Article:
Getting Rid of Bed Bugs in the House
Locate the little bloodsuckers. Bed bugs live in dry, dark places near the person they’re currently eating. Look for bugs, eggs, and telltale spots of undigested blood on all of your bedroom furniture, especially around seams and tears in your mattress and box spring and in the crevices of your bed, headboard, and nightstand; take furniture apart whenever possible. Check the seams and pockets of your pajamas and other clothing. Lift the edges of carpet and remove anything mounted or hung on the walls, including outlet covers, baseboards, and decorations. Dust a natural pyrethrin insecticide like PyGanic into cracks to flush bugs out, and set up corrugated cardboard traps or the Catchmaster Bed Bug Detection System. Adjacent rooms to every side, including above and below, should also be carefully checked for signs of infestation.
Whenever you find bed bugs, vacuum them up. Use a vacuum cleaner with a HEPA filter and a bag rather than a canister. As soon as you finish sucking bugs into their dusty grave, remove the bag and seal it in plastic before throwing it away. Never store a vacuum cleaner for any length of time with bed bugs or their eggs inside it. In fact, the room or closet where you keep your vacuum cleaner should be thoroughly inspected for signs of bed bugs, in case you unwittingly transferred a few before you knew they’d invaded your home.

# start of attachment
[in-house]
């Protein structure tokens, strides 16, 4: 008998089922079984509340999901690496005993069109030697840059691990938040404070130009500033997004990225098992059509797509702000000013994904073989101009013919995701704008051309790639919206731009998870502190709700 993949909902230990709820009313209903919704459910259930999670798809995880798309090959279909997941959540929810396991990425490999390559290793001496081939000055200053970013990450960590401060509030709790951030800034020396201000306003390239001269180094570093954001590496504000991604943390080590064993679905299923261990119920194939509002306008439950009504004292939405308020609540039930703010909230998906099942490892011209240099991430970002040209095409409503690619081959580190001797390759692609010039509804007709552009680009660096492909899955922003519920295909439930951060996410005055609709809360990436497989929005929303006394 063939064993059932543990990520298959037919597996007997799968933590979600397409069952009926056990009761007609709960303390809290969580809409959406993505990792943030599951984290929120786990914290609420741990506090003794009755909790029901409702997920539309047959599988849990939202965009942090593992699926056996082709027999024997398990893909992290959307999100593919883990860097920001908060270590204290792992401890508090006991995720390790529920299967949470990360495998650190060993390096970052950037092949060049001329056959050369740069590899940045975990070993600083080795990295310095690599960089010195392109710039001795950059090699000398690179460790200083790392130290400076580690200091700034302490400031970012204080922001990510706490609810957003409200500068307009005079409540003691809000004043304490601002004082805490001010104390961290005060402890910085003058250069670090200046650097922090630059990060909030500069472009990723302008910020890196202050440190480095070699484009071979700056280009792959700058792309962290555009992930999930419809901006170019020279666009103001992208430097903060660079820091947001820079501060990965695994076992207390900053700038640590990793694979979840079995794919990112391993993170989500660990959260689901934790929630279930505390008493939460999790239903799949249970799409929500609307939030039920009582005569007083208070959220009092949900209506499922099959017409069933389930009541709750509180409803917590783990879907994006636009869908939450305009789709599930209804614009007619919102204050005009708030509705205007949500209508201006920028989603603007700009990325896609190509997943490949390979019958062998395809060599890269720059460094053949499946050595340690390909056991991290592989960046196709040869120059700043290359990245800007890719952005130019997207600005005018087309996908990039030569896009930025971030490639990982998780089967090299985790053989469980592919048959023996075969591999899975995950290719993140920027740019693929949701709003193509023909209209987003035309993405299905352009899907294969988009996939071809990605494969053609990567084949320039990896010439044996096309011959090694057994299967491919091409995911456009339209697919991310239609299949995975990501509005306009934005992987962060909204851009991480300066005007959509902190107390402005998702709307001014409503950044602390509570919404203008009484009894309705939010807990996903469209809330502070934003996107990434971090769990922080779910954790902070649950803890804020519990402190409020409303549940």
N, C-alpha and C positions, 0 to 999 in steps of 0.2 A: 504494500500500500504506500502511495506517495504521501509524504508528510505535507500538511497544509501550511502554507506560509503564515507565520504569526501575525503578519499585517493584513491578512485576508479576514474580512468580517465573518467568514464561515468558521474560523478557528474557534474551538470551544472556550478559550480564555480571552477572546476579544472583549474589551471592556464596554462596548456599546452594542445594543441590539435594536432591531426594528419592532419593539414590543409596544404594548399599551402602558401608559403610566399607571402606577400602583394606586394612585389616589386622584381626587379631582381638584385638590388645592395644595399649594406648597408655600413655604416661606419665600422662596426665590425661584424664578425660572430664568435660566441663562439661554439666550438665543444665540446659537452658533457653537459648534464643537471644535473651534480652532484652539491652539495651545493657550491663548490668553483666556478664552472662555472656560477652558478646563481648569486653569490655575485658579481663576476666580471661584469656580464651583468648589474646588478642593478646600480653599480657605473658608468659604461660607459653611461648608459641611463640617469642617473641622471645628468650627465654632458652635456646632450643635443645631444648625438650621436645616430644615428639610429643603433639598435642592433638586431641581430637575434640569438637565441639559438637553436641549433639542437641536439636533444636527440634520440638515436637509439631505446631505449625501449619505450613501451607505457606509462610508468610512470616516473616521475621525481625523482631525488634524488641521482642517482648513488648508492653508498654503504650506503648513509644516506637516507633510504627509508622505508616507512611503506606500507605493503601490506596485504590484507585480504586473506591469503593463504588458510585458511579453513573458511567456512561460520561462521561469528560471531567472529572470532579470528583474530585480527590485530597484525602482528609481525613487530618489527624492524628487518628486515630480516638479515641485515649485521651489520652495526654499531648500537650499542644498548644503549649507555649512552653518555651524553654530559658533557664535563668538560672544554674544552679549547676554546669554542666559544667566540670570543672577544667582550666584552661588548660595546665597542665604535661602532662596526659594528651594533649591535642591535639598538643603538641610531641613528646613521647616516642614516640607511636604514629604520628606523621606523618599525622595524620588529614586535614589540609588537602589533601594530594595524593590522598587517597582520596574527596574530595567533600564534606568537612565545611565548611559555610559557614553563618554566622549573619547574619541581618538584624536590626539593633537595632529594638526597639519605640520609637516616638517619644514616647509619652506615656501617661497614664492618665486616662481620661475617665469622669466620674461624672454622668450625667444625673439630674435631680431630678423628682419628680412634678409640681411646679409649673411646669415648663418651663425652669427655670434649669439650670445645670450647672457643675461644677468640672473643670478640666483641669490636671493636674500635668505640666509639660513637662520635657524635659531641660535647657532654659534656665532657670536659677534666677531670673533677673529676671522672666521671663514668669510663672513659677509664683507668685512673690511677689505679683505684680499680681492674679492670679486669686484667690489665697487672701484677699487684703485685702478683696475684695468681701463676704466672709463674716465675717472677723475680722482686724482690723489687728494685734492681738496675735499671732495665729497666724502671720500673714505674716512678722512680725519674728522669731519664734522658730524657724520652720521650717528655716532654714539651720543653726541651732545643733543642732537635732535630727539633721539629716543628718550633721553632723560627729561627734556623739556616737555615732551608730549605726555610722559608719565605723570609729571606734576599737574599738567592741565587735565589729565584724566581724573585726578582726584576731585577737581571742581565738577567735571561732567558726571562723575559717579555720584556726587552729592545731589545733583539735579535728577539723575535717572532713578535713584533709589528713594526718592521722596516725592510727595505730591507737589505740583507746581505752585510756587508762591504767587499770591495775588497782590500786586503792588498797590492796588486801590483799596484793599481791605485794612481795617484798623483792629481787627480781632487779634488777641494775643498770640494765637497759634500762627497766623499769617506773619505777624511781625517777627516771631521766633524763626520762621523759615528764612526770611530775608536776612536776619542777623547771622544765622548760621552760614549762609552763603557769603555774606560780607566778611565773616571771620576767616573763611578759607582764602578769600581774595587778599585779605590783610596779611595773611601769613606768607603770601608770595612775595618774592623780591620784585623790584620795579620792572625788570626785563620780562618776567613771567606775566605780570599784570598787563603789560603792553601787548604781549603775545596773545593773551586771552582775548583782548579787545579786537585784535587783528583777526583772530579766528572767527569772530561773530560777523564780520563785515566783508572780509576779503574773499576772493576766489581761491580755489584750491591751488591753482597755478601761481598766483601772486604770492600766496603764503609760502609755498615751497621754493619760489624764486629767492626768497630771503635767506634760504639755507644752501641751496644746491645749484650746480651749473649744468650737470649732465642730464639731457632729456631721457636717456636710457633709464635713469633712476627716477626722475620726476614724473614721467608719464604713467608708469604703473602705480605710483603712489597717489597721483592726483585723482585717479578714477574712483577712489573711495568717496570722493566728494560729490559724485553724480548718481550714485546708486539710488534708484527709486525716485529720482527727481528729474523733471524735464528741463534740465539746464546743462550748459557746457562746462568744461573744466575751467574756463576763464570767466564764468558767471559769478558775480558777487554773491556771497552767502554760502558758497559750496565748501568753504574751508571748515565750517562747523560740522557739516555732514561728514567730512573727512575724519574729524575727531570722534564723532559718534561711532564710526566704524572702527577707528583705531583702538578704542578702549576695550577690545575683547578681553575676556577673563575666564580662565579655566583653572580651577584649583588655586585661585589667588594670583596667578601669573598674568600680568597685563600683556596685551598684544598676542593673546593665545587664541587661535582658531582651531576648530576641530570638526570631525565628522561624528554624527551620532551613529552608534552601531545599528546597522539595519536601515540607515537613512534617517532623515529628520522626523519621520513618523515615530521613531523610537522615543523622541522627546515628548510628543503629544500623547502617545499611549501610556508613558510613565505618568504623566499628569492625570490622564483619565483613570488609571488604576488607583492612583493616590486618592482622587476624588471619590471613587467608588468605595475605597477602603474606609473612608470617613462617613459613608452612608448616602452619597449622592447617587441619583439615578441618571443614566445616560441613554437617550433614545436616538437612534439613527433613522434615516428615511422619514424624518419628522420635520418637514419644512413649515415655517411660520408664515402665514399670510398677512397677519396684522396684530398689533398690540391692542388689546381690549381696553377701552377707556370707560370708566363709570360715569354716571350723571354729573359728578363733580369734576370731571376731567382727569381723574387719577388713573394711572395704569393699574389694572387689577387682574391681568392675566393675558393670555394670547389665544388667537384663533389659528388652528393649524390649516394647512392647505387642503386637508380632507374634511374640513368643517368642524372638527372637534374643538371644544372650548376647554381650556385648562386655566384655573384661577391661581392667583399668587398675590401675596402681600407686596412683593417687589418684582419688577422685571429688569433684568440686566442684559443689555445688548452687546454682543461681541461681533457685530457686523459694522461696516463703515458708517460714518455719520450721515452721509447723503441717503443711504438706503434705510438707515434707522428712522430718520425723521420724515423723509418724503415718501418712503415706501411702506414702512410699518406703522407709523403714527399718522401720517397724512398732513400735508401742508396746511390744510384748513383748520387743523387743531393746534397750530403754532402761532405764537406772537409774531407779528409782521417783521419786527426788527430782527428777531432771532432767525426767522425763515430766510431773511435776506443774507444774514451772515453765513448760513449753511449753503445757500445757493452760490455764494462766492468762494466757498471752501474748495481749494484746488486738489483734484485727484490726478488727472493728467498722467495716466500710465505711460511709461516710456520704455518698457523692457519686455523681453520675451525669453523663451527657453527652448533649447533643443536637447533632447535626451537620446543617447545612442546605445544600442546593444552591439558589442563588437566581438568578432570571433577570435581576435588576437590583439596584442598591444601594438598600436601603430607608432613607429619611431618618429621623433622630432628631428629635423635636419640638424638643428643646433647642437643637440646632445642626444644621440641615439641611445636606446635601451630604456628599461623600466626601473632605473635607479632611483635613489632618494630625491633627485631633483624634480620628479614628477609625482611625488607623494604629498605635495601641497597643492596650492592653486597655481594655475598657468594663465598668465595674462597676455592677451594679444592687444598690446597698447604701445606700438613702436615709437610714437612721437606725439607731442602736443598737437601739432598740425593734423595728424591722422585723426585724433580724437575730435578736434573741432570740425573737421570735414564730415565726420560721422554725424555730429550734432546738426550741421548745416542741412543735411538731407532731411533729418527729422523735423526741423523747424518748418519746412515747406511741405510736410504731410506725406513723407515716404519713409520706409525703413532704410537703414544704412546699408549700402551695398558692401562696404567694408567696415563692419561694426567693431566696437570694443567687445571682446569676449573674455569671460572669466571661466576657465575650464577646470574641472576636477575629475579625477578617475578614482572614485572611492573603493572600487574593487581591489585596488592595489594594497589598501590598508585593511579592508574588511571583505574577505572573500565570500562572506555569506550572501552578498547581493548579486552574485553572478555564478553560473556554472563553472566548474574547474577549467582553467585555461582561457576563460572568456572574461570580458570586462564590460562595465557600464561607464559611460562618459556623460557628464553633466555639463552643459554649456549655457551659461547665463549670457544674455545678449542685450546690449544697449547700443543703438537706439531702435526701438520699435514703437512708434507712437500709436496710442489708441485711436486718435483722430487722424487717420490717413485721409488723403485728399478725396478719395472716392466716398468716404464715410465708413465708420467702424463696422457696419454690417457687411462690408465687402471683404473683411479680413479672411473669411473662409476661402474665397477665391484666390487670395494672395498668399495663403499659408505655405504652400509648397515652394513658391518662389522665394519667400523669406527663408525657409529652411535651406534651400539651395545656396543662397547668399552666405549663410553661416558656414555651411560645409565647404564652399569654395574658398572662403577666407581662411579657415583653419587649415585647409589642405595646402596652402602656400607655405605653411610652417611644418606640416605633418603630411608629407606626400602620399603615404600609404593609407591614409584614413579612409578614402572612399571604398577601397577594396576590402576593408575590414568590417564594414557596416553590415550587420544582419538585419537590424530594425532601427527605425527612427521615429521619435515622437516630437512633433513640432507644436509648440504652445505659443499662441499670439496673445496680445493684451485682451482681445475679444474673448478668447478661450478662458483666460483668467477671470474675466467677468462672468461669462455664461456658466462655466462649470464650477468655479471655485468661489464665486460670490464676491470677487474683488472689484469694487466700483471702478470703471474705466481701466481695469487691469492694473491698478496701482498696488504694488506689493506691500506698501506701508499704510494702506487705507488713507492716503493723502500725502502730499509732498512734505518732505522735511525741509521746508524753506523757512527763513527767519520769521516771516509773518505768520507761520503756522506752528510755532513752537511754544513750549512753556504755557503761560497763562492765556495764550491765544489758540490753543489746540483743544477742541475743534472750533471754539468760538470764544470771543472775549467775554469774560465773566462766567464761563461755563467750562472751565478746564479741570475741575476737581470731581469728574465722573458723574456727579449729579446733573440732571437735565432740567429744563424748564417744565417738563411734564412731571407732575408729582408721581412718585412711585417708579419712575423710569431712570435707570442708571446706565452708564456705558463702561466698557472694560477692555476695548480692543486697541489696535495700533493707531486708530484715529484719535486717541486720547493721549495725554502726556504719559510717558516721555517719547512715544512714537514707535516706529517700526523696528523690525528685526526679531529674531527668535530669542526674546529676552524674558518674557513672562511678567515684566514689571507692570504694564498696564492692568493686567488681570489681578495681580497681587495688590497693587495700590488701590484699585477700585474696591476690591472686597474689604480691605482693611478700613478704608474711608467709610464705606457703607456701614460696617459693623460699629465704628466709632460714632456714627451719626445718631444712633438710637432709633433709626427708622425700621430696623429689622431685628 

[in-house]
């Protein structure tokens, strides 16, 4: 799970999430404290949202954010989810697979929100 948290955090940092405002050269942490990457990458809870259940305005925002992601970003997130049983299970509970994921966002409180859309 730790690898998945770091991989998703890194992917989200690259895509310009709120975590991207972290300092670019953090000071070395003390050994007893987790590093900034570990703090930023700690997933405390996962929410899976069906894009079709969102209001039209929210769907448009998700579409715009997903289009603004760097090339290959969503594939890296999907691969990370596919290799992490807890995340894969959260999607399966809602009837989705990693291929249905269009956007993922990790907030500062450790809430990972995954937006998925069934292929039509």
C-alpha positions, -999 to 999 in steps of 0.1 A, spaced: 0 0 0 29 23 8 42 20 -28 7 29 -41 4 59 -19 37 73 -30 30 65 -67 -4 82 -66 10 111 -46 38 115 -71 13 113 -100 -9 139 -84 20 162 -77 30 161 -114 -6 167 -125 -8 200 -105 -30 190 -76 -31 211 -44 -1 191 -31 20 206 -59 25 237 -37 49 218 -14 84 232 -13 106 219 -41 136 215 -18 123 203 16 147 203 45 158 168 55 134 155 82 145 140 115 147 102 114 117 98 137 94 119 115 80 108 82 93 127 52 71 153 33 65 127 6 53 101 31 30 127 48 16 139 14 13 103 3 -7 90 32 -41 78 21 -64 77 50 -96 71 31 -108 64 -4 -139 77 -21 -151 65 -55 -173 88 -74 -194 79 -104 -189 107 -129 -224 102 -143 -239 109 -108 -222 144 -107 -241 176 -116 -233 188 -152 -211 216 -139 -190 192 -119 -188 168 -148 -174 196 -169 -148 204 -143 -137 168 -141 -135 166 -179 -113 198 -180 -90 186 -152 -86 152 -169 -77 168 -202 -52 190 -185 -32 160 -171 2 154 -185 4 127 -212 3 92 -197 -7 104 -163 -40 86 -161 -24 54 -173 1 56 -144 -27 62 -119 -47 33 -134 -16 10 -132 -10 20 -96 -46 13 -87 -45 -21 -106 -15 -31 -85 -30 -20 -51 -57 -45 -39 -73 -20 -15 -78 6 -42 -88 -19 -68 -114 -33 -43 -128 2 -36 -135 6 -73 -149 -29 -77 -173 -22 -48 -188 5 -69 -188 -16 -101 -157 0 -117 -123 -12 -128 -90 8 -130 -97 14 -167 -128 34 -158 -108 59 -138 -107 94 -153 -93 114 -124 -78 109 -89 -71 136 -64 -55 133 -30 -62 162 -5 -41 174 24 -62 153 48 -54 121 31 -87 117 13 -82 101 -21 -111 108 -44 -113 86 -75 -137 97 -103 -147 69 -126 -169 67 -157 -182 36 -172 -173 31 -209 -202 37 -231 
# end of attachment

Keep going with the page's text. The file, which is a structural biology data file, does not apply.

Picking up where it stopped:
Kill bed bugs and their eggs with extreme heat. Infested items that won’t be damaged by moisture can be blasted with a handheld steam cleaner. This is one of the safest and most effective ways to kill bed bugs residing on your mattress and box spring, which you should also protect with bug-proof encasements, such as the Allerzip covers made by Protect-A-Bed. Use similar covers for your pillows, which should first be either replaced or run through the dryer for at least 30 minutes on high heat. Once every week or two until the bed bugs are eliminated, wash your sheets, blankets, and clothing in hot water, then dry them on high heat.